India and China have reached an agreement for disengagement at southern and northern banks of Pangong Tso Lake, defence minister Rajnath Singh said in a statement in the parliament today. He said that during the ninth round of corps commander-level military talks, it had been decided that both the sides will remove forward deployments in a phased and coordinated manner.
Rajnath said that India had always emphasised on maintaining bilateral ties and was committed to maintaining peace and tranquillity along the Line of Actual Control (LoAC). Singh said both sides had agreed that complete disengagement under bilateral pacts and protocol should be done at the earliest.
Rajnath told the Rajya Sabha that China’s People’s Liberation Army (PLA) will pull back to east of Finger 8 and Indian Army will move to its permanent base near Finger 3. The commanders of both sides will hold a meeting following the completion of disengagement in the Pangong Tso area, Singh said.
The defence minister Rajnath Singh assured the parliament that India had not lost anything and that there were still outstanding issues with deployment and patrolling along the LoAC.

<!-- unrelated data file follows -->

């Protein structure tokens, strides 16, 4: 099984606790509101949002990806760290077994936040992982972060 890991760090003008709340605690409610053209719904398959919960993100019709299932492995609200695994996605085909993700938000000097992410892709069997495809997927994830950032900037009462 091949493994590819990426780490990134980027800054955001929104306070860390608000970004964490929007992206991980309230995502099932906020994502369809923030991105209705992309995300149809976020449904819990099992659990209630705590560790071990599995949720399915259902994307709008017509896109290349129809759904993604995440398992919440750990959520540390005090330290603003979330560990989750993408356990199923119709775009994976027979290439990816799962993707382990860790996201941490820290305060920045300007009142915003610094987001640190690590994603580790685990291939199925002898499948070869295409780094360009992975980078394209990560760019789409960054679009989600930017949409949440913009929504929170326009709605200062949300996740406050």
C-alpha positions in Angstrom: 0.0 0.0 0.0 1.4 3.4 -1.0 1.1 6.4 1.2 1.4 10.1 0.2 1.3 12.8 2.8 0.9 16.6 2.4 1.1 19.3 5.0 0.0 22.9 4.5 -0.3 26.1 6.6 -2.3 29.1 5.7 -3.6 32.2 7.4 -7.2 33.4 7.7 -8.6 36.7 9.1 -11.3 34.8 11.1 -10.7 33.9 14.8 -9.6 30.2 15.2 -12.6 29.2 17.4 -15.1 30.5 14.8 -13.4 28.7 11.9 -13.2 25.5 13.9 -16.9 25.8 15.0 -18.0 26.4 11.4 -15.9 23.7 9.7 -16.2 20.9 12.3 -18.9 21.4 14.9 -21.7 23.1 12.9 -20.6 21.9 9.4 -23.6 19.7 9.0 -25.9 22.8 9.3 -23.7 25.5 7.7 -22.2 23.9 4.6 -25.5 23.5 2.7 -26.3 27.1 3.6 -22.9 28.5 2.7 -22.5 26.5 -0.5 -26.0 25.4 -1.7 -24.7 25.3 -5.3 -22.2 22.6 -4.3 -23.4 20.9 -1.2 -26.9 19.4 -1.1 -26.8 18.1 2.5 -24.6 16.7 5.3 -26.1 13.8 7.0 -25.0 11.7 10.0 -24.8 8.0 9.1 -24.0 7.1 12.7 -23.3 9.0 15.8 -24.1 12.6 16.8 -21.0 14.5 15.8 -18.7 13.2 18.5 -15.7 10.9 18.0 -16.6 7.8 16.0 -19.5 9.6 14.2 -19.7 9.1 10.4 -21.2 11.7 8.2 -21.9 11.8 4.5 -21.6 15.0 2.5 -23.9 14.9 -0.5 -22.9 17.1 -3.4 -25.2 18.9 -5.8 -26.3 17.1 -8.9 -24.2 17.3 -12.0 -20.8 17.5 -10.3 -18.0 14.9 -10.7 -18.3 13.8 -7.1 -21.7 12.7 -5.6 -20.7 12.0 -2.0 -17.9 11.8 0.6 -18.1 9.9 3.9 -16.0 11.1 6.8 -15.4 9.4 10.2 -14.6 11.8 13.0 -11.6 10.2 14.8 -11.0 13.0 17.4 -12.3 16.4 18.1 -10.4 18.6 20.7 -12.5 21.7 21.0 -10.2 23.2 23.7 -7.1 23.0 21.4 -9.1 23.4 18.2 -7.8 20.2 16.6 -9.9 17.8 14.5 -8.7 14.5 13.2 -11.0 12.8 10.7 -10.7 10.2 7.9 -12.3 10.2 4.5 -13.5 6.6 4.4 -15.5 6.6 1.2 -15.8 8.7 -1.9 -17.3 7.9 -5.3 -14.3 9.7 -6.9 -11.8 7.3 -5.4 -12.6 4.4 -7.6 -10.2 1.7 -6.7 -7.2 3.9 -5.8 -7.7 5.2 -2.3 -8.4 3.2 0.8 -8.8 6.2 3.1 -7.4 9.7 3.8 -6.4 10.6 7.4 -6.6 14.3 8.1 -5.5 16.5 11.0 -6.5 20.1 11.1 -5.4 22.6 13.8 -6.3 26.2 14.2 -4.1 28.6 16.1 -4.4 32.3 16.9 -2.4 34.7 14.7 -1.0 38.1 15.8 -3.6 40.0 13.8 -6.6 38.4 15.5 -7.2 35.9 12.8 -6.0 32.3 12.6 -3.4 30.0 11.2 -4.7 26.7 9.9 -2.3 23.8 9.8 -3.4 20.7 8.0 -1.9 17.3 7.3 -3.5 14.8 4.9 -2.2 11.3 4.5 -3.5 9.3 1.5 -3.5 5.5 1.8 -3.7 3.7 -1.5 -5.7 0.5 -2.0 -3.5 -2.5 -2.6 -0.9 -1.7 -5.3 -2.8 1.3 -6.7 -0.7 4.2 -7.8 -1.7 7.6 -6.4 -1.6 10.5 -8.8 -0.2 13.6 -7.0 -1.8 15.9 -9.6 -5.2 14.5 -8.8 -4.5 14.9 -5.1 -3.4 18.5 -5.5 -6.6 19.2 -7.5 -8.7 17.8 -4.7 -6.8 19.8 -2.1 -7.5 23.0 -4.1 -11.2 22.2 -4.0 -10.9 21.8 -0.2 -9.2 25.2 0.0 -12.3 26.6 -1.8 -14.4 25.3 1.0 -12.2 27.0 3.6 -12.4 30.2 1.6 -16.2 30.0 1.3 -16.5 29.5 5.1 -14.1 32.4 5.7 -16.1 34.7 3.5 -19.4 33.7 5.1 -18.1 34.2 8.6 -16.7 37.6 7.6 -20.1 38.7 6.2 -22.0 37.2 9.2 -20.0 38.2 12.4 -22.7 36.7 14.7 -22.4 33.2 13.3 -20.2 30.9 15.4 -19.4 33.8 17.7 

India had rushed frontline tanks and armoured vehicles to the strategic heights held by its soldiers on the southern bank in September last year, in response to intimidating moves by the PLA.
Rajnath Singh’s remarks come a day after the Chinese defence ministry said that both sides had begun disengaging on the southern and northern banks of Pangong Tso. Chinese defence ministry’s spokesperson Senior Colonel Wu Qian said the move was in accordance with the consensus that the two sides had reached during the meeting of military commanders held on the Chinese side of the Moldo-Chushul border meeting point on 24 January.
There was, however, no official word from the Indian side on 9 February while people familiar with the matter said that both sides had started pulling back armoured elements – tanks and infantry combat vehicles — from the heights on the southern bank of Pangong lake.
The LoAC passes through Pangong Tso, parts of which Indian and Chinese troops control. Both sides also patrol the waters of the lake in special boats.